Once you have a robust authentication mechanism, your application will always know who is using it. To know if that user is entitled to access a resource in your application, you need the right authorization mechanism.
Spring offers a customizable authorization system that can be used to implement role-based-access-control (RBAC) and other methods such attribute-based-access-control (ABAC). Users can have roles and authorities. Authorization can be granted to a whole application, to specific endpoints, and even to individual operations. It is also possible to implement your own custom permission check methods.
It is important to understand the authorization model needed by your application and to enforce defense in-depth by making authorization checks at all levels of the application (application, endpoint, and operation).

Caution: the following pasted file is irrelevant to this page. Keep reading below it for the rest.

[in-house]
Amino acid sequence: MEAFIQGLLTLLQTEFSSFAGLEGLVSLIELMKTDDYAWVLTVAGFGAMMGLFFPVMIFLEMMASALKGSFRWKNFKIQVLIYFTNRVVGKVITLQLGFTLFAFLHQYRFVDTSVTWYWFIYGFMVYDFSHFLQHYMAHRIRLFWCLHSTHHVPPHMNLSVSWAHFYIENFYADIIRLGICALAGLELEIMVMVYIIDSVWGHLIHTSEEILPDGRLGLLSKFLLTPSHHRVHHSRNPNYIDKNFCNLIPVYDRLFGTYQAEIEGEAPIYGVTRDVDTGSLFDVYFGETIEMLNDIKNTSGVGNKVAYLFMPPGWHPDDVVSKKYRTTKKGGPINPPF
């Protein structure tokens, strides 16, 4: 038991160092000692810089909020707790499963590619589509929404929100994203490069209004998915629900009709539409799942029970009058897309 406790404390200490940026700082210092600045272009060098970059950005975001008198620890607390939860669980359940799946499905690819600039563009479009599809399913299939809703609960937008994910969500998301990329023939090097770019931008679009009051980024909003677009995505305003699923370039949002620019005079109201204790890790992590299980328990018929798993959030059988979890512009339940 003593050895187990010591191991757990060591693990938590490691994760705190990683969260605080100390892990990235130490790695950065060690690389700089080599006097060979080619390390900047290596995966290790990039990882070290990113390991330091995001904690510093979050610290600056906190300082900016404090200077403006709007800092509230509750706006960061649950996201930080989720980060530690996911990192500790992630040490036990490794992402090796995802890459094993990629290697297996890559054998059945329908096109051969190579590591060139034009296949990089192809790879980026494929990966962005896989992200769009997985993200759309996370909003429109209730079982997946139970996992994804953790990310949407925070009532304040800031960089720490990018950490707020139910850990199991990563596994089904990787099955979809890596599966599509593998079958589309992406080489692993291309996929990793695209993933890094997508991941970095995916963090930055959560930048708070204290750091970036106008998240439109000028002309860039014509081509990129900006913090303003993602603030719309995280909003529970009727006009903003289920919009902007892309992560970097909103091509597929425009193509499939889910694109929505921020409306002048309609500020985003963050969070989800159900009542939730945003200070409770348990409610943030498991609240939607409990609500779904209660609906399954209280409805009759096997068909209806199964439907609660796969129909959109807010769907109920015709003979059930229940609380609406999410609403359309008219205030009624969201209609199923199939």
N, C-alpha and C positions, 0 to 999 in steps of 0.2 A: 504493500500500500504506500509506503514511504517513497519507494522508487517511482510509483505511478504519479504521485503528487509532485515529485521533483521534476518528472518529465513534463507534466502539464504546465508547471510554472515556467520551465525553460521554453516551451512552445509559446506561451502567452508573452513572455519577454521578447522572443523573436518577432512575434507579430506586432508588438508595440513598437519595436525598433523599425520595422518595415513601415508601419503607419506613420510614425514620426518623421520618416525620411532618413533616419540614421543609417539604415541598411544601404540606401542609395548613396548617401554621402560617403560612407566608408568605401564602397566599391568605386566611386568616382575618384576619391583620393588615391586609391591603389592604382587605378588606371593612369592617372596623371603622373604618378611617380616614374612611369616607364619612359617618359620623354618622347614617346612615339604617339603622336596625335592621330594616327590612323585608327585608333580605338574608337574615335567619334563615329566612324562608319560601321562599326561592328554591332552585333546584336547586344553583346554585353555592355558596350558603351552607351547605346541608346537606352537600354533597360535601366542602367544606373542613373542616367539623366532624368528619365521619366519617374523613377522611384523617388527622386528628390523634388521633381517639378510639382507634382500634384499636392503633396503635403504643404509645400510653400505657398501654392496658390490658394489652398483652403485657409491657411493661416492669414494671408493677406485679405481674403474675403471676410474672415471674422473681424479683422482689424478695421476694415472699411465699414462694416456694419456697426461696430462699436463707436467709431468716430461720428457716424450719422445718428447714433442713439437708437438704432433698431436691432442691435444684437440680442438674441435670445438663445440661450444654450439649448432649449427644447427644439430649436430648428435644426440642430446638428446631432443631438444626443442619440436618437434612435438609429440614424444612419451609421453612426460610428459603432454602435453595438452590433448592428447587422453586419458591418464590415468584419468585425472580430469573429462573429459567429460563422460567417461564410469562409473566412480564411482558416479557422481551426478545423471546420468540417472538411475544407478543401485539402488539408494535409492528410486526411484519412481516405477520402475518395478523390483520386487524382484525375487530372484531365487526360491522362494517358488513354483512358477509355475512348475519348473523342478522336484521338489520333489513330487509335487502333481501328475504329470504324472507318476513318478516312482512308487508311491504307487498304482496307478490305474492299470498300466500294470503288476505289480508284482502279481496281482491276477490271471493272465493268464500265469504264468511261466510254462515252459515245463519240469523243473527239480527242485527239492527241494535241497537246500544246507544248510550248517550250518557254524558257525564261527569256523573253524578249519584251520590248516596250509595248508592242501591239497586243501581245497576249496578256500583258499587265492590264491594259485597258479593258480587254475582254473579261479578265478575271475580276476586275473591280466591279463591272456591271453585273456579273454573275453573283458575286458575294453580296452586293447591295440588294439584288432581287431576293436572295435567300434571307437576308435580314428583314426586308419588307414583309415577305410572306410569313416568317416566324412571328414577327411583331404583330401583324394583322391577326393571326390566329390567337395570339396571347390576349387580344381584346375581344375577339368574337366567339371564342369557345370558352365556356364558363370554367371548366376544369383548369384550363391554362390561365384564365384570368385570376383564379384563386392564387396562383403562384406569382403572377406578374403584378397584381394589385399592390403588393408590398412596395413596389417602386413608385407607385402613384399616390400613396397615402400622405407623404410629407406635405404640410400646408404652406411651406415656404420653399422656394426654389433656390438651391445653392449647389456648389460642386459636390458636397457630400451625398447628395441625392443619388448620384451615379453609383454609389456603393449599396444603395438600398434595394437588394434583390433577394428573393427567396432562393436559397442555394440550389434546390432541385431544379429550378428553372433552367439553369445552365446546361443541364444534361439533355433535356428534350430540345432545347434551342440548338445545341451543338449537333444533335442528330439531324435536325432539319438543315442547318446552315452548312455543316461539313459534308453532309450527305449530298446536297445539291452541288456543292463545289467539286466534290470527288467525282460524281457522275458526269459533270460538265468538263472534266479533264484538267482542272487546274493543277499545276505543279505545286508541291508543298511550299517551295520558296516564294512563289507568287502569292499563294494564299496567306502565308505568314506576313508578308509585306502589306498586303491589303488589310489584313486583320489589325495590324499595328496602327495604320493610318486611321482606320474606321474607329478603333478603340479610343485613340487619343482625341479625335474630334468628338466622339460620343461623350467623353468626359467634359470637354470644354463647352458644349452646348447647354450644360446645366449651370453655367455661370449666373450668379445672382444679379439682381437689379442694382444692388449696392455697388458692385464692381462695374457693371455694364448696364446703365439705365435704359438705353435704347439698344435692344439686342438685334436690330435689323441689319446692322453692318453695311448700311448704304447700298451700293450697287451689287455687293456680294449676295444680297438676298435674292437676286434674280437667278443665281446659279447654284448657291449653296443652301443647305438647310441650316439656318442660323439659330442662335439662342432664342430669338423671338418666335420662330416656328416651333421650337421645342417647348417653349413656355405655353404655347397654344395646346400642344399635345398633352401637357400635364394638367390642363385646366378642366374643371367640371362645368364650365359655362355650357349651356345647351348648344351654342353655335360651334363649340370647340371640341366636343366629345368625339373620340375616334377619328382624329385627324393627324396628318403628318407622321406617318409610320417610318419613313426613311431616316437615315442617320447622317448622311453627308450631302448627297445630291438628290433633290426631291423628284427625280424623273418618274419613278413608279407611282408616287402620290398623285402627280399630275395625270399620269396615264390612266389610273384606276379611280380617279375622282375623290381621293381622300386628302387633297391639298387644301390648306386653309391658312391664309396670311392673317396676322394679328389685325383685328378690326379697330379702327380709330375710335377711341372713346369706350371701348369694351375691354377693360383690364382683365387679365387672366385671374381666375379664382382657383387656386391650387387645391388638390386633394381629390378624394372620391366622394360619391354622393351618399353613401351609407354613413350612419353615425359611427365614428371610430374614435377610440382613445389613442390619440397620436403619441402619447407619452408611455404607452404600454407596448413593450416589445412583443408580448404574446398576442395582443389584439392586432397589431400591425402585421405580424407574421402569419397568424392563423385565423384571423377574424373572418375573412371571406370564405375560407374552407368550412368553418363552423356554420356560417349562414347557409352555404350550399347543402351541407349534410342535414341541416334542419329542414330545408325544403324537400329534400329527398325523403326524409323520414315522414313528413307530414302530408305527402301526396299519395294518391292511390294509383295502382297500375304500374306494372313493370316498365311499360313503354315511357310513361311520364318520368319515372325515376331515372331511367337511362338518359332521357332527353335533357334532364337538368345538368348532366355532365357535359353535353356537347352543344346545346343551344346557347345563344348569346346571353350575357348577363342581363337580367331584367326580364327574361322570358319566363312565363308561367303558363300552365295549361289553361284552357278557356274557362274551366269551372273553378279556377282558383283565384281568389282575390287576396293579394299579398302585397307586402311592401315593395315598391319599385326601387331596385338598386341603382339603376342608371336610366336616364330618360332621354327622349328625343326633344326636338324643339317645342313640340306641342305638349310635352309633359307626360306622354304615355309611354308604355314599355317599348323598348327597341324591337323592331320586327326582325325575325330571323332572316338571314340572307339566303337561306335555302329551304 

Every application must handle secrets—database credentials, cryptographic keys, or other sensitive data that would allow an attacker to impersonate the application. When those secrets are provided in a configuration file, they may be accessed by the wrong person in many ways: through a directory traversal attack, because a developer publishes the file by mistake in a public repository, or even by a malicious insider.
Using a dedicated secrets management system, such as HashiCorp’s Vault, ensures teams are following Spring security best practices. The application secrets are stored in the vault and are provided only to authorized clients. Getting your secrets accidentally revealed to the world becomes a much smaller risk.
Spring also provides seamless integration with such a vault, through Spring Vault. Using this library makes the secret management very simple to the developer.